TORONTO -- A singular question looms ahead of Royals right-hander Edinson Volquez's start against the Blue Jays on Wednesday in Game 5 of the American League Championship Series at Rogers Centre, set for 3 p.m. ET airtime on FOX Sports 1 and Sportsnet, with game time slated for 4. Will he feel sexy?
"Got to wait until tomorrow," a grinning Volquez said prior to a 14-2 Game 4 win that put the Royals one win away from returning to the World Series. "I will let you know on my way back to the dugout."
The last time Volquez traversed that path, moments before he electrified with six dominant innings in Game 1 of this best-of-seven series at Kauffman Stadium, he told batterymate Salvador Perez, "I feel sexy."
The response stemmed from a conversation between pitcher and catcher in which they decided to pitch down and away, rather than simply take the obvious approach and jam Toronto's home run hitters inside.
"I told him, 'I feel sexy throwing down and away,'" Volquez said. "And he told me, 'All right, let's do it.' He trusted me to do it that way."
"If you have all three of your pitches working, which is pretty rare, but Eddie did that night, he was really comfortable throwing the ball down and away, and was doing it to a high degree," Royals manager Ned Yost said. "It's like, 'OK, let's see how this goes.'
"You change your game plan until it comes back. So that happens quite a bit."
Volquez, who had a history of scuffling on the postseason stage prior to Friday's 5-0 victory, endured no such woes this go-around, suffocating the Blue Jays with his two-seamer -- thrown for 62 of his 111 pitches -- after recognizing its effectively darting ways in the first inning.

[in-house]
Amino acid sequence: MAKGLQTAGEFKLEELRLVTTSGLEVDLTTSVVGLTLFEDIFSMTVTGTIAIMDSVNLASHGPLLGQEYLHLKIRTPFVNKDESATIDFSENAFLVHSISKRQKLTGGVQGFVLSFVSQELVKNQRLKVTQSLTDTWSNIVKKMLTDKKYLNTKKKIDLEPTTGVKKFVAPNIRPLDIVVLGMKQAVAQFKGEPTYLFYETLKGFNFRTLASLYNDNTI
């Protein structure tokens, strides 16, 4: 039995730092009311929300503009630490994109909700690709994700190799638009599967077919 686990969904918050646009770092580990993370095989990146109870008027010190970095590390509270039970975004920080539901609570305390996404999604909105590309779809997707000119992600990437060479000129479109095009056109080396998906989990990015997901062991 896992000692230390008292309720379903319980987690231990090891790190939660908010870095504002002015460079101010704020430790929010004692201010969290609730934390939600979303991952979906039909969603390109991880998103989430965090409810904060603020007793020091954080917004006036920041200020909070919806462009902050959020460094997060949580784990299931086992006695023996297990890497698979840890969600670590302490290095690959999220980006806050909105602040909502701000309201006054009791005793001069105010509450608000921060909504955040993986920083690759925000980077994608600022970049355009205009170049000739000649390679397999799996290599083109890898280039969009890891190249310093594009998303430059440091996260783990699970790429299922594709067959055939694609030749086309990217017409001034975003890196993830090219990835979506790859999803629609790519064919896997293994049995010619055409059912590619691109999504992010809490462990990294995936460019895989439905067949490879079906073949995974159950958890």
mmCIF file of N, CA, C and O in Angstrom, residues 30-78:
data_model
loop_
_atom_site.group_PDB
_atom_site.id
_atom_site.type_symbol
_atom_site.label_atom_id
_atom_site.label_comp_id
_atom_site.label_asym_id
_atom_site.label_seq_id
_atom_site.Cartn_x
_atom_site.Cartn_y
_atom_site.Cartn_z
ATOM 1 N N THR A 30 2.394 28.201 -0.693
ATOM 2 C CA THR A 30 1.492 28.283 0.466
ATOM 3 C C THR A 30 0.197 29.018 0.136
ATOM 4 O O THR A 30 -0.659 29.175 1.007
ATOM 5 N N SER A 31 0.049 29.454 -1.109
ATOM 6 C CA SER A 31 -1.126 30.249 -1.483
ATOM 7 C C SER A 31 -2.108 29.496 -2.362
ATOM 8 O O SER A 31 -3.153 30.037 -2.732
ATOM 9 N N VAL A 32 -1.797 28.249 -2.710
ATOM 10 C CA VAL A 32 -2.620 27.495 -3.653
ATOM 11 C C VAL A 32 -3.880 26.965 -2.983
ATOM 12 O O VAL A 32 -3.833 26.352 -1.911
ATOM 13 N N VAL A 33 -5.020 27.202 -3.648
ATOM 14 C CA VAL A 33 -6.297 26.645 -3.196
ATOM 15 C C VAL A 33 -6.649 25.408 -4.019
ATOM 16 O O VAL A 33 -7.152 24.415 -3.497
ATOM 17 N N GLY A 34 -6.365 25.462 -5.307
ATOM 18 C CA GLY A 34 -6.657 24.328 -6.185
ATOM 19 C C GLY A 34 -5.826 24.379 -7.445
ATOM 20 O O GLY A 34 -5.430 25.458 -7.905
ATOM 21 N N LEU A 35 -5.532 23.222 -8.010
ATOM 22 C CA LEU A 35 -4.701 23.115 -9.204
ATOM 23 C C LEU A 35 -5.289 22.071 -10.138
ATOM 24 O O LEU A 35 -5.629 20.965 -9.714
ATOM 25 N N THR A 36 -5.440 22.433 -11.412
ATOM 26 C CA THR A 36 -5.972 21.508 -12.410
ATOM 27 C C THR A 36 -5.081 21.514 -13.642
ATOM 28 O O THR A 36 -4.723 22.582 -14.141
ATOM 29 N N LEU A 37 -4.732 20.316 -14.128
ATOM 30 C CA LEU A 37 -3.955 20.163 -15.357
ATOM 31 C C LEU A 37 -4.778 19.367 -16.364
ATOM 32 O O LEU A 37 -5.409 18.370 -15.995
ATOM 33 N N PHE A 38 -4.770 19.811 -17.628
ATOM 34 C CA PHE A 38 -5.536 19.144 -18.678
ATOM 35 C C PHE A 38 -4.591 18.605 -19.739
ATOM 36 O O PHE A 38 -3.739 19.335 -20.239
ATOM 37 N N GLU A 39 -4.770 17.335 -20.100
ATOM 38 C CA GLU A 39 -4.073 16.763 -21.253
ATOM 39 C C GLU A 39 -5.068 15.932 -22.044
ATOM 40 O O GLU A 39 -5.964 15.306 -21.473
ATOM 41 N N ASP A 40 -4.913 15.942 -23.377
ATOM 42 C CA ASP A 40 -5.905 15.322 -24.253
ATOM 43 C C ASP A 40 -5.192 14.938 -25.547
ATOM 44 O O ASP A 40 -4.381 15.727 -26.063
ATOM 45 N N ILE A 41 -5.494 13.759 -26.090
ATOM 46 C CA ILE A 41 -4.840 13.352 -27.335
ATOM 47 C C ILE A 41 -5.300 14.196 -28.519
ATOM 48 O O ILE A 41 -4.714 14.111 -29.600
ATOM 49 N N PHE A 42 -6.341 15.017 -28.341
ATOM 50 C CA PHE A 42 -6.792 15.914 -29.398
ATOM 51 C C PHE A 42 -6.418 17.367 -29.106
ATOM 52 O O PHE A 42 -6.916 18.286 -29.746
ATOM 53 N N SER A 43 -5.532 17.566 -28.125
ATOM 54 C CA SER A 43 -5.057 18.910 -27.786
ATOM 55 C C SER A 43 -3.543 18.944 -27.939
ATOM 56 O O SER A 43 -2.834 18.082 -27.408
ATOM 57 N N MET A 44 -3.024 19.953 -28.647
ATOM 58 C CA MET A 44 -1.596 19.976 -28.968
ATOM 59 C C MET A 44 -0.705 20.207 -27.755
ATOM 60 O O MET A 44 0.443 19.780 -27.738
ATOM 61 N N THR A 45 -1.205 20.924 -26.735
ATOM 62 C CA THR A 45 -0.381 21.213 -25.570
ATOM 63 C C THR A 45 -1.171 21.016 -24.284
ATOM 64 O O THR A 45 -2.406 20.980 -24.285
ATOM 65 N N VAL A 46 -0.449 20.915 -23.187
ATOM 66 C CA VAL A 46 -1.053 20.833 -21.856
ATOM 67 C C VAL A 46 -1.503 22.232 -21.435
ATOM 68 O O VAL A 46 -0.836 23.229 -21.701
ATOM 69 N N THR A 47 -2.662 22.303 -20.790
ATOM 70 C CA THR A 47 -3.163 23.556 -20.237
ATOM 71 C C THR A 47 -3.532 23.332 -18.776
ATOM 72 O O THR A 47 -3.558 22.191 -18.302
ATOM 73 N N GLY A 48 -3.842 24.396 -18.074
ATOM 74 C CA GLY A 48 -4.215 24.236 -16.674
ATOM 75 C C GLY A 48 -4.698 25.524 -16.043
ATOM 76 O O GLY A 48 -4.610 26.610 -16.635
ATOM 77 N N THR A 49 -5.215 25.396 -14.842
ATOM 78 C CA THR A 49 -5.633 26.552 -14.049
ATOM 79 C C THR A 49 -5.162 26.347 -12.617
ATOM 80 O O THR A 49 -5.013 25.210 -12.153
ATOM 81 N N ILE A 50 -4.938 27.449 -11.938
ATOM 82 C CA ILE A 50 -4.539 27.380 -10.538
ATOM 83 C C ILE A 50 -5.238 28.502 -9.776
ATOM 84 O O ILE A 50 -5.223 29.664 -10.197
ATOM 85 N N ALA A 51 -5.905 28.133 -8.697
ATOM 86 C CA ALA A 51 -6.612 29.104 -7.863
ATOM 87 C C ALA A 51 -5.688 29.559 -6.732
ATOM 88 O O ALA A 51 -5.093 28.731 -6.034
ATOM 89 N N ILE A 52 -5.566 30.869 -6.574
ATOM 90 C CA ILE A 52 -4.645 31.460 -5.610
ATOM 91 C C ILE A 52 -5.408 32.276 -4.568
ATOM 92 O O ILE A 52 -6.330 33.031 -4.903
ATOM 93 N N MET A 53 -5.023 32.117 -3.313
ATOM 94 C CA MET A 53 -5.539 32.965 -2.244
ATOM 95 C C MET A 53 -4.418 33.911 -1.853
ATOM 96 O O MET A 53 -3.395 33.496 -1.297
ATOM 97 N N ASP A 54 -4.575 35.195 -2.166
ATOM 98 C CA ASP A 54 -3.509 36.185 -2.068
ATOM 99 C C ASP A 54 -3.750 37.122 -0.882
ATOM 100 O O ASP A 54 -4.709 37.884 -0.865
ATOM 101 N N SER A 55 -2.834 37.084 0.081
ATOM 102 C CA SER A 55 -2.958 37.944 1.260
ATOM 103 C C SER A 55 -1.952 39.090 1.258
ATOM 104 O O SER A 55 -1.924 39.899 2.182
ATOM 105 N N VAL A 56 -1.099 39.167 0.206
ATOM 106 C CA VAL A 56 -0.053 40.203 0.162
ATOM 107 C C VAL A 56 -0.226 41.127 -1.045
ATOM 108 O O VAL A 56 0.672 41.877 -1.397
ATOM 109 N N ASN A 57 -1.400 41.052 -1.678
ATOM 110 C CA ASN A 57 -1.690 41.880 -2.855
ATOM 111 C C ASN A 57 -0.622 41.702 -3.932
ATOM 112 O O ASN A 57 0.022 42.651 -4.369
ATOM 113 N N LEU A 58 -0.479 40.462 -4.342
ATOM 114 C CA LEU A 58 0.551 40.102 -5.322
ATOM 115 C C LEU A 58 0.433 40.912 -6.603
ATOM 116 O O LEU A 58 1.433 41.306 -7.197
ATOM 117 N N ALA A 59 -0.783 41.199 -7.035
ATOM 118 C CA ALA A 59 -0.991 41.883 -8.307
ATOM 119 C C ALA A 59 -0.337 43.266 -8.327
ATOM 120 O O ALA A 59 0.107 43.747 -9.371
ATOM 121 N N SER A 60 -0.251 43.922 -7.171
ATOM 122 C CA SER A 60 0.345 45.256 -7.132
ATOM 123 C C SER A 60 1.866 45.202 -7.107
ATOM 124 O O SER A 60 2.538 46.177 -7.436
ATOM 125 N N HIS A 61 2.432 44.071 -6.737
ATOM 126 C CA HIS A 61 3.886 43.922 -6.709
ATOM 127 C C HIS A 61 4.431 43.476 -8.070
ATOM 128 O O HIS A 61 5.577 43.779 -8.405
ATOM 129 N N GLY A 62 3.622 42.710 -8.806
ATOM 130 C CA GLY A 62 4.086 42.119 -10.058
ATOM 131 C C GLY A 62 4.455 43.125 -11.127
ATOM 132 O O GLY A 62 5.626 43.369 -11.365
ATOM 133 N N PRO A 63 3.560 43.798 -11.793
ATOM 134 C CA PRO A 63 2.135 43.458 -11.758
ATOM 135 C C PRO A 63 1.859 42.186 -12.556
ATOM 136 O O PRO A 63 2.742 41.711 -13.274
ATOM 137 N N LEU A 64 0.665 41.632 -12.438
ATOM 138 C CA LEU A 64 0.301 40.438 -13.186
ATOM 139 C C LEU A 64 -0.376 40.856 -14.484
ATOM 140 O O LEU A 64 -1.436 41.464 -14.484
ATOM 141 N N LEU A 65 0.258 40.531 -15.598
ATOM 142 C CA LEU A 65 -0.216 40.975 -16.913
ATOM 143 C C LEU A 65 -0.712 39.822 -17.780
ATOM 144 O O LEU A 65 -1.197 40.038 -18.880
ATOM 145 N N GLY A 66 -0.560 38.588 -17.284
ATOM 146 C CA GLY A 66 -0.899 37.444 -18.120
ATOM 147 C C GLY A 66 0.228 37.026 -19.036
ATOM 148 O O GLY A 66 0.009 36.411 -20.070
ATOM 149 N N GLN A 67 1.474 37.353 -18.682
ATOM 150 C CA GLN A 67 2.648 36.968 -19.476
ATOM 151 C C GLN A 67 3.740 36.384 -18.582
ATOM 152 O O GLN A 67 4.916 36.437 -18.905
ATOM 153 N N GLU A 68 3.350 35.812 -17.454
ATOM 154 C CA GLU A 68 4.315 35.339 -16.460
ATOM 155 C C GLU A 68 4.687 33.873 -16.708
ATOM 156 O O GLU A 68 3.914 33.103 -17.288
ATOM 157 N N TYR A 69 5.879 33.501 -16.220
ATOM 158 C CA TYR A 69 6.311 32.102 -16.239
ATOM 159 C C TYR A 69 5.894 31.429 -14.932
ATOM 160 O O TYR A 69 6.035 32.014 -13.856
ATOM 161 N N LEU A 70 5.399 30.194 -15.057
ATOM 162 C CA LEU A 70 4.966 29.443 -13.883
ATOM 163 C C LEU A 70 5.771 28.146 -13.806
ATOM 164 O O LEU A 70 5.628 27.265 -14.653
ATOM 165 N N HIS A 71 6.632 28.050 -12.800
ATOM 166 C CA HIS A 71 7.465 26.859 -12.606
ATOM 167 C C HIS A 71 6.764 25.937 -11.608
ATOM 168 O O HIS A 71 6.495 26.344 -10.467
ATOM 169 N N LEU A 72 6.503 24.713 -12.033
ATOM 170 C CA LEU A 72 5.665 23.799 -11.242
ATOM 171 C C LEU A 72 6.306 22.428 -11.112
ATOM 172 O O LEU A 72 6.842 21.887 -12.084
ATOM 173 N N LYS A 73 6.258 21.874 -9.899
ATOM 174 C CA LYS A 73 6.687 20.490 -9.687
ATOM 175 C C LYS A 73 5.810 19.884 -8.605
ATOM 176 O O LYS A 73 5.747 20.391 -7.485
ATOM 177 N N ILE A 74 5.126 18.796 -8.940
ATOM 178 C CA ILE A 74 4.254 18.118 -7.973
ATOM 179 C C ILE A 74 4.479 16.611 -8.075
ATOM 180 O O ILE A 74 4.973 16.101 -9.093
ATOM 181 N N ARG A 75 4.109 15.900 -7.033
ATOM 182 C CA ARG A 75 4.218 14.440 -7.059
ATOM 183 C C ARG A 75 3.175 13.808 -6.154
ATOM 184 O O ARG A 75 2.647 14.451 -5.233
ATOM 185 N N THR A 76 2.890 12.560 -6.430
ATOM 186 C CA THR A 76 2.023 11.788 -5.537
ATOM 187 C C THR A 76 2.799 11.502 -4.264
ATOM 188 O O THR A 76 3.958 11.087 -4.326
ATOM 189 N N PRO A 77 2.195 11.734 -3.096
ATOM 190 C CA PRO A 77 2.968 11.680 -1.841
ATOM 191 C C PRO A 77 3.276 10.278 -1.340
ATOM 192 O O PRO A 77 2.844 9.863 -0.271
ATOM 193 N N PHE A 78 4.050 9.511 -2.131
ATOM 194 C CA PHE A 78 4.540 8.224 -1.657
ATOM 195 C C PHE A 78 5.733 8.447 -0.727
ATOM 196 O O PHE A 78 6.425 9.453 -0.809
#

Toronto managed just two hits, both singles, off Volquez, who was 0-3 with an 8.76 ERA in his previous three playoff starts. His fastball averaged 95.57 mph, with the two-seamer clocking in at 95.27. In June, he threw it at an average 93.67 mph.
"That's one of the best feelings in the world," Volquez said. "That day, I had a great feeling. I knew I'd pitch a really good game. I didn't know it would end the way it ended. But I had a good feeling that day, 'I'm going to pitch a good game,' and I did. It was good when you feel that way. I think it's good for the team and for yourself and for the fans."
Now Volquez must not only attempt to replicate the performance but do so against the same team, with the chance to pitch his club back into the Fall Classic.
Admittedly, he said, "It's not easy."
"I think facing these guys last week, and I've got to face him again tomorrow, it's very important for me to execute my pitches and keep the ball down," said Volquez, who will be opposed by Marco Estrada. "[I need to] stick with the plan and just pitch in and out and be consistent and stay aggressive with my pitches. We'll see what happens."
Jane Lee is a reporter for MLB.com. This story was not subject to the approval of Major League Baseball or its clubs.